Pairing works from the Allen Memorial Art Museum with those of the Met and the Phillips brings new insight to all three collections
Equipped with folded maps bearing colorful notations, the Oberlin alumni and friends setting out into New York’s sprawling Metropolitan Museum of Art on an unseasonably balmy March evening appeared to be on some sort of scavenger hunt.
But the treasures they were seeking—paintings and sculptures on loan from the Allen Memorial Art Museum—weren’t exactly hidden. They were, in fact, in plain sight, embedded into the Met’s permanent collection in an innovative exhibit called Side by Side: Oberlin’s Masterworks at the Met, which was on view in New York City for six months.
Many others beyond the Oberlin community embarked upon the same quest in the months that followed the gala opening of the show, at which more than 500 alumni and other guests gathered. They were richly rewarded with juxtapositions that allowed for fresh interpretations of works from both collections. Critics, including those from the New York Times and the Wall Street Journal, gave high praise to the pairings. The Times even suggested that the Oberlin works could provide some direction for visitors navigating the Met’s enormous collection. “It helps,” the Times’ Ken Johnson added, “that almost every Oberlin piece is something the Met would probably love to own.”
While the Allen routinely loans art to other museums, the combination of quantity and quality made this exhibit a standout, even for a museum accustomed to blockbuster shows. What made it possible—besides the collaboration between the staffs of the Allen, the Met, and Washington, D.C.’s Phillips Collection, where a similar show opened in September—was the fact that renovations have required the Allen to be shuttered for 18 months (it will reopen in late 2011).
When the Allen is open, staff is committed to having the best works available for Oberlin students, faculty, and the community, but the renovation provided a rare opportunity to let the collection’s masterworks travel together, making it more attractive to big-name museums and their big-city clientele.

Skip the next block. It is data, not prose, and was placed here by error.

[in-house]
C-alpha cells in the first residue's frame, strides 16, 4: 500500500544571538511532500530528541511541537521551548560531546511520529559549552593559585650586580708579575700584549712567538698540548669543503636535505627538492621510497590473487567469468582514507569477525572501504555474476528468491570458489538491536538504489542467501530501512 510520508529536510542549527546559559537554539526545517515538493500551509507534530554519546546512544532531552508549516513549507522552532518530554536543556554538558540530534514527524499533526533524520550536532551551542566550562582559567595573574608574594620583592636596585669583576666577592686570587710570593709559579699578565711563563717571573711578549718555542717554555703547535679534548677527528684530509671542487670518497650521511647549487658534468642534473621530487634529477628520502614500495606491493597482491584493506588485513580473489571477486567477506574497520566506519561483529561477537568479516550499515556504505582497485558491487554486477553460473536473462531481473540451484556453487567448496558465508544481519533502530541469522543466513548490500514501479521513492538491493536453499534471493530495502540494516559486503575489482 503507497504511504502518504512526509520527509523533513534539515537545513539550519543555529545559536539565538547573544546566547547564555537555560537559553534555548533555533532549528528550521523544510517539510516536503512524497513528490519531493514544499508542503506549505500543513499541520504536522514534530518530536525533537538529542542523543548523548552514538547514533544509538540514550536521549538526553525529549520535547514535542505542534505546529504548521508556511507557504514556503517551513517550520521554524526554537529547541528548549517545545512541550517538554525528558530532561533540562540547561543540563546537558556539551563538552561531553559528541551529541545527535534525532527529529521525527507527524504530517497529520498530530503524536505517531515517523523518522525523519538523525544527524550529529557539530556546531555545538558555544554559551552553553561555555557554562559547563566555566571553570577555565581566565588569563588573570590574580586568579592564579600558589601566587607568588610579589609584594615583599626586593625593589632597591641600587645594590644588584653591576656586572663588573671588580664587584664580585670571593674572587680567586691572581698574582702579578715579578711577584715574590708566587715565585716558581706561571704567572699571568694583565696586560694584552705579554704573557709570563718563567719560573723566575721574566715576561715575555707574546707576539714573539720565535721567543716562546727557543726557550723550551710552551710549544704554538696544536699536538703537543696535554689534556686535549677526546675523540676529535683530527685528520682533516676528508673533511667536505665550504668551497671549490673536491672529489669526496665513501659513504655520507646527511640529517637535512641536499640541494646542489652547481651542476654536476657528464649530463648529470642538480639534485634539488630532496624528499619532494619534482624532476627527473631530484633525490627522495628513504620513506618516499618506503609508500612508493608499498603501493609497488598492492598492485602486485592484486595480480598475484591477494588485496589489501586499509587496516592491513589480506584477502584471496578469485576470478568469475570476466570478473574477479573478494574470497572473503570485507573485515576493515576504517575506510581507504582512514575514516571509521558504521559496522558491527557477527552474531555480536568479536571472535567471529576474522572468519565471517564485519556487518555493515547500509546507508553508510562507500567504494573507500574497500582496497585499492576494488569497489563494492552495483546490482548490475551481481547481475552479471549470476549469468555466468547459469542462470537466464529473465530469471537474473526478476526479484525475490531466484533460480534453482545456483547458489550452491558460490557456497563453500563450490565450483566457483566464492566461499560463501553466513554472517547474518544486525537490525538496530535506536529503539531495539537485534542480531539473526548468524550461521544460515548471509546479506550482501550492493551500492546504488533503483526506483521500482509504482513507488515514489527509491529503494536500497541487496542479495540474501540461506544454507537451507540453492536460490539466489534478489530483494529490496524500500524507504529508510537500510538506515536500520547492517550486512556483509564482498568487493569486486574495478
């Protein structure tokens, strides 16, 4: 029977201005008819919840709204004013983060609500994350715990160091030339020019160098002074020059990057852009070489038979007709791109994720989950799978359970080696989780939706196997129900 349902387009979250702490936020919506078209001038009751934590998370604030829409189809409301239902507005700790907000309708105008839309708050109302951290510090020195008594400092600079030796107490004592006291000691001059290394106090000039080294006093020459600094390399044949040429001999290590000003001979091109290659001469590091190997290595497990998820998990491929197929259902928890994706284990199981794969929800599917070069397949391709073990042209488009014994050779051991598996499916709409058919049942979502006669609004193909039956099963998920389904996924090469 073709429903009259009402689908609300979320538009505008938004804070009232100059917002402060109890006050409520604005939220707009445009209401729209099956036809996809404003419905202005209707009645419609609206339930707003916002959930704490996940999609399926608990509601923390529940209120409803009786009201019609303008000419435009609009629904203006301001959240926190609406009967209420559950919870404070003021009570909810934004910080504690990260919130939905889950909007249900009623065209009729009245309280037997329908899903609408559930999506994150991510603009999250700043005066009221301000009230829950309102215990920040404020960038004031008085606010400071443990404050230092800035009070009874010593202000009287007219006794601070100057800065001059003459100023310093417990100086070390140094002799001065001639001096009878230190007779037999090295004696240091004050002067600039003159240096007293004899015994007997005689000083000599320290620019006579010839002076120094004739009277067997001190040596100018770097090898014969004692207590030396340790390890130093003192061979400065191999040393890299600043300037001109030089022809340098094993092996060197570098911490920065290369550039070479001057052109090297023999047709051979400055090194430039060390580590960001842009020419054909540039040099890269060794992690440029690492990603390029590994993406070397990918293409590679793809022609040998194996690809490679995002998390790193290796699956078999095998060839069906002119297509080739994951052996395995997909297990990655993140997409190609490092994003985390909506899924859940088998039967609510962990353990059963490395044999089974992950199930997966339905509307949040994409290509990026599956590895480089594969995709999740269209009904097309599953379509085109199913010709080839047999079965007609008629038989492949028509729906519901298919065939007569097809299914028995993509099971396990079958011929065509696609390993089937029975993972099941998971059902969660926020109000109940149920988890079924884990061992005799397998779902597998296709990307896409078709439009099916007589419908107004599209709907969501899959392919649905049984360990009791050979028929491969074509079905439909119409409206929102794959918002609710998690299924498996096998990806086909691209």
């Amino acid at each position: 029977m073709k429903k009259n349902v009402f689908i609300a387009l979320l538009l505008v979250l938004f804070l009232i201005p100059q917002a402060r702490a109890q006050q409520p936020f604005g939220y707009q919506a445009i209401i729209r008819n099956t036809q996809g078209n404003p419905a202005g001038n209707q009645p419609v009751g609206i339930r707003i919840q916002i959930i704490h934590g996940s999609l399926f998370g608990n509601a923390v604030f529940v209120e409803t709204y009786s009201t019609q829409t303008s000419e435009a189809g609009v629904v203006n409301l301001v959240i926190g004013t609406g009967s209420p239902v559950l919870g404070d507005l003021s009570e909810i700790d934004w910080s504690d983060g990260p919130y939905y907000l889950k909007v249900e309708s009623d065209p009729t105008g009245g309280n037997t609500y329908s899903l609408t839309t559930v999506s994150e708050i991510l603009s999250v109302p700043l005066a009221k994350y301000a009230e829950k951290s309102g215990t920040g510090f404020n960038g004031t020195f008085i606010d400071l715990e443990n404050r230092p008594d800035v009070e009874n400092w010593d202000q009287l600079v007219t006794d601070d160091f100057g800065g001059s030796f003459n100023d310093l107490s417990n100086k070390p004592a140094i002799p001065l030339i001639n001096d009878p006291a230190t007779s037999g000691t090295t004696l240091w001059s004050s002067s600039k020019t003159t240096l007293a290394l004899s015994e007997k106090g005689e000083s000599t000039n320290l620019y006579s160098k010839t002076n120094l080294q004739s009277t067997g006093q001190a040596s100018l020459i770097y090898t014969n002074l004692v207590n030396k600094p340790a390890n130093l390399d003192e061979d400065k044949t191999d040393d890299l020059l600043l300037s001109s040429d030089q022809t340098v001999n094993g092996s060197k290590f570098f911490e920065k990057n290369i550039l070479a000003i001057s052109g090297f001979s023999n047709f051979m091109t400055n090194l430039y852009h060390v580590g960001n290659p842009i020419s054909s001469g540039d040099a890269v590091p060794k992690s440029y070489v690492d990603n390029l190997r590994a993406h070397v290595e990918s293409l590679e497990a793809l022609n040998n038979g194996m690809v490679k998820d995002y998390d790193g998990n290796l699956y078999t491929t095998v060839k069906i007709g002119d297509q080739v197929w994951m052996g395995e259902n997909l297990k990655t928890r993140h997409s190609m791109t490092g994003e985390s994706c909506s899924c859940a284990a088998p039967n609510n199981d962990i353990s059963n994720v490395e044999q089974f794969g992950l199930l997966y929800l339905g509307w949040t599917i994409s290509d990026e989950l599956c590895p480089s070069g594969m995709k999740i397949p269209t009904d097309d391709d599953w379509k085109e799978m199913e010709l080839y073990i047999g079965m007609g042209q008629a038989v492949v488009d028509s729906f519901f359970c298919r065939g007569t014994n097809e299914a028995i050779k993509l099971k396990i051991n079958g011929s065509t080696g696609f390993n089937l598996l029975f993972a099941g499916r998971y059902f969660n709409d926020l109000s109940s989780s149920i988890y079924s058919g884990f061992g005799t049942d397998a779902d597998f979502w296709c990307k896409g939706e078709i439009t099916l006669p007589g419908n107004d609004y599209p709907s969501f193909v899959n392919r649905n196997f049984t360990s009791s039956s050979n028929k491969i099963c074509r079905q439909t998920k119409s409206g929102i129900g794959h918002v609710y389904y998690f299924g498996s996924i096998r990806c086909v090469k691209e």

“We knew that the renovation would be the last chance for a very long time to have a core group of our best works travel together and be seen as a group by audiences far from Oberlin,” says Allen director Stephanie Wiles, who organized the show with Andria Derstine, the Allen’s curator of collections and curator of European and American art, and Maryan Ainsworth ’71, curator of European paintings at the Met.
Wiles says she and Derstine thought New York and Washington were perfect locations to take the Oberlin collection because Oberlin has large alumni bases in both cities. Both cities also offered top-notch museums with which to collaborate.
“The Met was a natural because, of course, it’s the Met,” says Derstine. “But the Met also has an important Hendrick ter Brugghen painting that we knew would be fascinating to pair with Oberlin’s St. Sebastian Tended by Irene by ter Brugghen, a painting universally recognized as one of the most important northern baroque paintings in America.”
To begin the process of choosing works, Wiles and Derstine drew up a list they thought would make excellent pairings with the Met and Phillips’ collections. At the Met, they met with curators in the European paintings department, including Ainsworth.
“In some cases there were side-by-side pairings to create new conversations with works by the same artists,” says Wiles. “In other cases, Oberlin’s works added new voices to the Met’s collection. For example, the Met has no paintings or sculpture by [Ernst Ludwig] Kirchner.” The Allen lent one of each to the Met.
To provide additional insight into the works, Derstine, along with Mildred C. Jay Professor of Art Emeritus William Hood, Nancy Thompson ’78 of the Met’s education department, and former student docent Penelope Fisher ’08, led gallery tours of the works.